Estimating Food’s Environmental Impact
Analyses of the environmental impact of food tend to focus on basic commodities like “meat” or “nuts.” These analyses leave out most foods, which have multiple ingredients, meaning we don’t know the environmental impacts of the majority of the things we eat.
Multiple-ingredient foods are harder to analyze for two reasons. First, retailers sell tens of thousands of products, which makes an analysis of each individual product time-consuming. Second, food companies consider how much of each ingredient they use a trade secret, so they won’t tell it to analysts.
In this study, researchers developed an algorithm that uses publicly available information to estimate the environmental impact of multiple-ingredient foods. In the U.K. and Ireland, the government requires food companies to list ingredients on each product in decreasing order of abundance. About 10% of ingredients are characterizing ingredients (e.g., beef in beef lasagna). The U.K. and Ireland require food packaging to list what percentage of the food is a characterizing ingredient. From these facts, the algorithm figures out how much of each ingredient is in a given product.
The researchers tested the algorithm on foods where it is known how much of each ingredient is in the product and found that the algorithm was sufficiently accurate. Then, they analyzed an additional 57,000 foods.
Databases list the environmental impact of a food item from its beginning to its arrival in the store. The researchers took the results of the algorithm and used the databases to figure out the environmental impact of each food item. They looked at four variables: greenhouse gas emissions, scarcity-weighted water use, land use, and aquatic eutrophication potential (which describes the overfertilization of soil and water). The authors estimated the impact of a product per hundred grams of food. The algorithm overestimates the impact of certain foods that are usually eaten in small quantities, such as nuts.
Because the databases offered an impact assessment for each ingredient, they don’t include the effects of making the product itself. For example, the algorithm includes estimates of the environmental impact of butter and flour, but not of baking a croissant. The researchers think that, if the latter impacts were included, the findings wouldn’t change much. Agricultural production makes up most of the environmental impact of food. However, the algorithm probably underestimates the impact of air-freighted produce and highly processed foods made of low-impact ingredients. Further, it’s difficult to know where an ingredient was sourced from. Usually, the most sustainable and least sustainable sources of an ingredient are pretty similar. However, in some cases, if the researchers knew the country origin of an ingredient, they would change their estimates.
In general, food with low environmental impact on one axis also had low environmental impacts on other axes, although there were exceptions. The average product has a relatively low environmental impact compared to the products with the highest environmental impact, which suggests that cutting out a few harmful foods may substantially reduce a consumer’s environmental impact.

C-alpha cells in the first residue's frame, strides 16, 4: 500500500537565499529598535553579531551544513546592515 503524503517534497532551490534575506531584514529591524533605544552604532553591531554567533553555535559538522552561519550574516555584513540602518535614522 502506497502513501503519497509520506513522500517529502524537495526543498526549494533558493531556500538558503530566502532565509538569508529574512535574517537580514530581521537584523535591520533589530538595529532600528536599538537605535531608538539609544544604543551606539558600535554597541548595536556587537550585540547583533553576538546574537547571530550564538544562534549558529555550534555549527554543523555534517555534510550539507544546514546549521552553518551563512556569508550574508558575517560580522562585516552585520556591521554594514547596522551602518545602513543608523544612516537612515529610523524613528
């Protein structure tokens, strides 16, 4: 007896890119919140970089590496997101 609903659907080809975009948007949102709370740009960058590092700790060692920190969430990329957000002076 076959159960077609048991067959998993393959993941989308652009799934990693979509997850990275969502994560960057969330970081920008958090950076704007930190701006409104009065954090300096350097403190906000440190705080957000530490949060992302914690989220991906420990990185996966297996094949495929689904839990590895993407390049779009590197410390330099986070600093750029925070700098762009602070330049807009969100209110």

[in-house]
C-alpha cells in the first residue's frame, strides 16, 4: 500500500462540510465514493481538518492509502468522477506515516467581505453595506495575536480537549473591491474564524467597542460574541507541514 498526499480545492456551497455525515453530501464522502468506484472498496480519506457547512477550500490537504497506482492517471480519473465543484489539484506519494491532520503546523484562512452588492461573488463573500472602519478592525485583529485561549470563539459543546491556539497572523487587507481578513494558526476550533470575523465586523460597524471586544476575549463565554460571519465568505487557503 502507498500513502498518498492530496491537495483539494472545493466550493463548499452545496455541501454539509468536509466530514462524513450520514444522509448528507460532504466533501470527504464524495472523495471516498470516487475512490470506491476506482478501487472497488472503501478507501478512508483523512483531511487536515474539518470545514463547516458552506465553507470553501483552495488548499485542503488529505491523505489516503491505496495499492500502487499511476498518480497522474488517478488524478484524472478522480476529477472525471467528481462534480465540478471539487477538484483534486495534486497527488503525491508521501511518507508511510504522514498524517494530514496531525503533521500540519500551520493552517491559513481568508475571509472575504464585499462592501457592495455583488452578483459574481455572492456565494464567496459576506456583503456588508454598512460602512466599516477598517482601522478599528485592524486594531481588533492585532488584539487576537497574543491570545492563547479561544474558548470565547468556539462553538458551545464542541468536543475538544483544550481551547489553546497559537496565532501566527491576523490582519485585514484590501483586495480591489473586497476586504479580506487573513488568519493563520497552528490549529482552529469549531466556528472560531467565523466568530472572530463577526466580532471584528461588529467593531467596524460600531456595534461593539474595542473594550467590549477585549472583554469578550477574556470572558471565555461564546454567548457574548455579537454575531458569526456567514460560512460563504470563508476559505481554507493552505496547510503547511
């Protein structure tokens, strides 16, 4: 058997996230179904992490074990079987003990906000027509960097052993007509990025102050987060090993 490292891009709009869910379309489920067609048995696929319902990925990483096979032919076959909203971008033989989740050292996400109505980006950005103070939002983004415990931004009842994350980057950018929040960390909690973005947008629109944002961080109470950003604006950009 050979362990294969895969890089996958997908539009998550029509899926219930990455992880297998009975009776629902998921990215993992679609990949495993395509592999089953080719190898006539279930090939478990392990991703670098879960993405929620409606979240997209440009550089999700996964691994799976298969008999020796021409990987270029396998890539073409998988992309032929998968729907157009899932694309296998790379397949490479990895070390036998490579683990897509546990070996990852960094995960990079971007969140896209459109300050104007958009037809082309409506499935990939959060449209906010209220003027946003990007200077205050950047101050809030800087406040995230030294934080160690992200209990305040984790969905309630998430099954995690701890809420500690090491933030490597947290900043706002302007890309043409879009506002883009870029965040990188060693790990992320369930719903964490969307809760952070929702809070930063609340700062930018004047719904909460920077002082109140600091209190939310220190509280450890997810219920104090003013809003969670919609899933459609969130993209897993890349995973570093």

The food category with the lowest estimated environmental impact is sugary drinks and other beverages, which are mostly water. Vegetables, snacks (e.g., chips and popcorn), some cereal grains, bread, and dairy and meat alternatives also had very low environmental impact. Many desserts (e.g., cakes, pies) and prepared foods had below-average environmental impact. Cheese, fish, pork, poultry, nuts, and sweet and savory spreads had above-average environmental impact. Beef and lamb had the highest environmental impact.
In general, more environmentally-friendly foods are also more nutritious, but there are a lot of exceptions to this rule. Fruits, vegetables, salad, breakfast cereals, some breads, and meat alternatives tend to be both healthy and environmentally friendly. Cheese, chocolate, quiches, and savory pies tend to be neither healthy nor environmentally friendly. Nuts, fish, seafood, and some ready meals are conventionally considered healthy, but they aren’t environmentally friendly. Conversely, cakes, pies, sugary drinks, frozen desserts, and table sauces are environmentally friendly but not healthy.
Small changes have a big effect on environmental impact. For example, beef and lamb sausages had 240% higher impact than pork sausages, which had a 100% higher impact than chicken and turkey sausages, which had a 170% higher impact than vegan or vegetarian sausages. Lasagna showed a similar pattern. Low-nut pesto and cookies without chocolate also had lower environmental impacts.
Armed with the results of this study, customers can make more informed choices about their diet while restaurants, grocery stores, and policy-makers may find it easier to promote more environmentally-conscious options. Furthermore, animal advocates can use this study to emphasize that cutting out the most harmful animal products will not only benefit animal welfare, but it will also make a difference for the planet. For people who want to gradually transition to a vegan diet, removing beef and lamb first is one impactful strategy to make a difference.